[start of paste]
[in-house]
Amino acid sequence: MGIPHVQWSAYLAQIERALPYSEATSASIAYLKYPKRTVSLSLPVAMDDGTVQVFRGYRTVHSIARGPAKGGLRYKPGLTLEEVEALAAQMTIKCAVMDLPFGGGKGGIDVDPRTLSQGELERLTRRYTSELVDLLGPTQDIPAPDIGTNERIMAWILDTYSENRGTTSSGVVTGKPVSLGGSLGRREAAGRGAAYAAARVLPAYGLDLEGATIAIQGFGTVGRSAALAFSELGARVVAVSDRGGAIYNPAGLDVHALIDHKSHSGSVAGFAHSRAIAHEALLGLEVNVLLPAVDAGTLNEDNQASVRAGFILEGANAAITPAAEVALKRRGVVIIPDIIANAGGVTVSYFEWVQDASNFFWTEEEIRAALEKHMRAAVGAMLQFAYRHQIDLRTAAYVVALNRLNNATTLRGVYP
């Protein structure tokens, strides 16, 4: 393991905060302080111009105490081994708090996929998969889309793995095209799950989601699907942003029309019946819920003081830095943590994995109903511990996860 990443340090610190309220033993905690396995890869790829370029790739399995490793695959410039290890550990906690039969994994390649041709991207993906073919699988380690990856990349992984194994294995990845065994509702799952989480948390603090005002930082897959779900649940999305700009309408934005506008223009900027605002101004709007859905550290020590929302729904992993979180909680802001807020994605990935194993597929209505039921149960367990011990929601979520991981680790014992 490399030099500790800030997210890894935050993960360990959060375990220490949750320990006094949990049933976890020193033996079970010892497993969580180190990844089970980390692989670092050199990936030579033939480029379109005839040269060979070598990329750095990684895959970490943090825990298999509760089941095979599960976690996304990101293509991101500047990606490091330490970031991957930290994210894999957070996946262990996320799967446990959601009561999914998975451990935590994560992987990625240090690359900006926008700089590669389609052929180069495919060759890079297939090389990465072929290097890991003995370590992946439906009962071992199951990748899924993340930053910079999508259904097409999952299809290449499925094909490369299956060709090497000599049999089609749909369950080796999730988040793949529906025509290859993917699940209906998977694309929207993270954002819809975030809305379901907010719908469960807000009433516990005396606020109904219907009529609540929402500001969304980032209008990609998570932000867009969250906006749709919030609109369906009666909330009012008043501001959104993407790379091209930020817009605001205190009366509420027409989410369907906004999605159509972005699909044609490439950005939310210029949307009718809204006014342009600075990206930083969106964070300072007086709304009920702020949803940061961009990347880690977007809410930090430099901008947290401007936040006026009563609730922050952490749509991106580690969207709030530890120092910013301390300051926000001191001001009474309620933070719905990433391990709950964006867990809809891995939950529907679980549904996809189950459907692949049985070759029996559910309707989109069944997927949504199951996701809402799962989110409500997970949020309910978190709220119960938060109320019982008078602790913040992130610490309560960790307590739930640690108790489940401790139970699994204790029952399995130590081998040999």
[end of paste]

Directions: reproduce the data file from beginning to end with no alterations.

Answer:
[in-house]
Amino acid sequence: MGIPHVQWSAYLAQIERALPYSEATSASIAYLKYPKRTVSLSLPVAMDDGTVQVFRGYRTVHSIARGPAKGGLRYKPGLTLEEVEALAAQMTIKCAVMDLPFGGGKGGIDVDPRTLSQGELERLTRRYTSELVDLLGPTQDIPAPDIGTNERIMAWILDTYSENRGTTSSGVVTGKPVSLGGSLGRREAAGRGAAYAAARVLPAYGLDLEGATIAIQGFGTVGRSAALAFSELGARVVAVSDRGGAIYNPAGLDVHALIDHKSHSGSVAGFAHSRAIAHEALLGLEVNVLLPAVDAGTLNEDNQASVRAGFILEGANAAITPAAEVALKRRGVVIIPDIIANAGGVTVSYFEWVQDASNFFWTEEEIRAALEKHMRAAVGAMLQFAYRHQIDLRTAAYVVALNRLNNATTLRGVYP
């Protein structure tokens, strides 16, 4: 393991905060302080111009105490081994708090996929998969889309793995095209799950989601699907942003029309019946819920003081830095943590994995109903511990996860 990443340090610190309220033993905690396995890869790829370029790739399995490793695959410039290890550990906690039969994994390649041709991207993906073919699988380690990856990349992984194994294995990845065994509702799952989480948390603090005002930082897959779900649940999305700009309408934005506008223009900027605002101004709007859905550290020590929302729904992993979180909680802001807020994605990935194993597929209505039921149960367990011990929601979520991981680790014992 490399030099500790800030997210890894935050993960360990959060375990220490949750320990006094949990049933976890020193033996079970010892497993969580180190990844089970980390692989670092050199990936030579033939480029379109005839040269060979070598990329750095990684895959970490943090825990298999509760089941095979599960976690996304990101293509991101500047990606490091330490970031991957930290994210894999957070996946262990996320799967446990959601009561999914998975451990935590994560992987990625240090690359900006926008700089590669389609052929180069495919060759890079297939090389990465072929290097890991003995370590992946439906009962071992199951990748899924993340930053910079999508259904097409999952299809290449499925094909490369299956060709090497000599049999089609749909369950080796999730988040793949529906025509290859993917699940209906998977694309929207993270954002819809975030809305379901907010719908469960807000009433516990005396606020109904219907009529609540929402500001969304980032209008990609998570932000867009969250906006749709919030609109369906009666909330009012008043501001959104993407790379091209930020817009605001205190009366509420027409989410369907906004999605159509972005699909044609490439950005939310210029949307009718809204006014342009600075990206930083969106964070300072007086709304009920702020949803940061961009990347880690977007809410930090430099901008947290401007936040006026009563609730922050952490749509991106580690969207709030530890120092910013301390300051926000001191001001009474309620933070719905990433391990709950964006867990809809891995939950529907679980549904996809189950459907692949049985070759029996559910309707989109069944997927949504199951996701809402799962989110409500997970949020309910978190709220119960938060109320019982008078602790913040992130610490309560960790307590739930640690108790489940401790139970699994204790029952399995130590081998040999």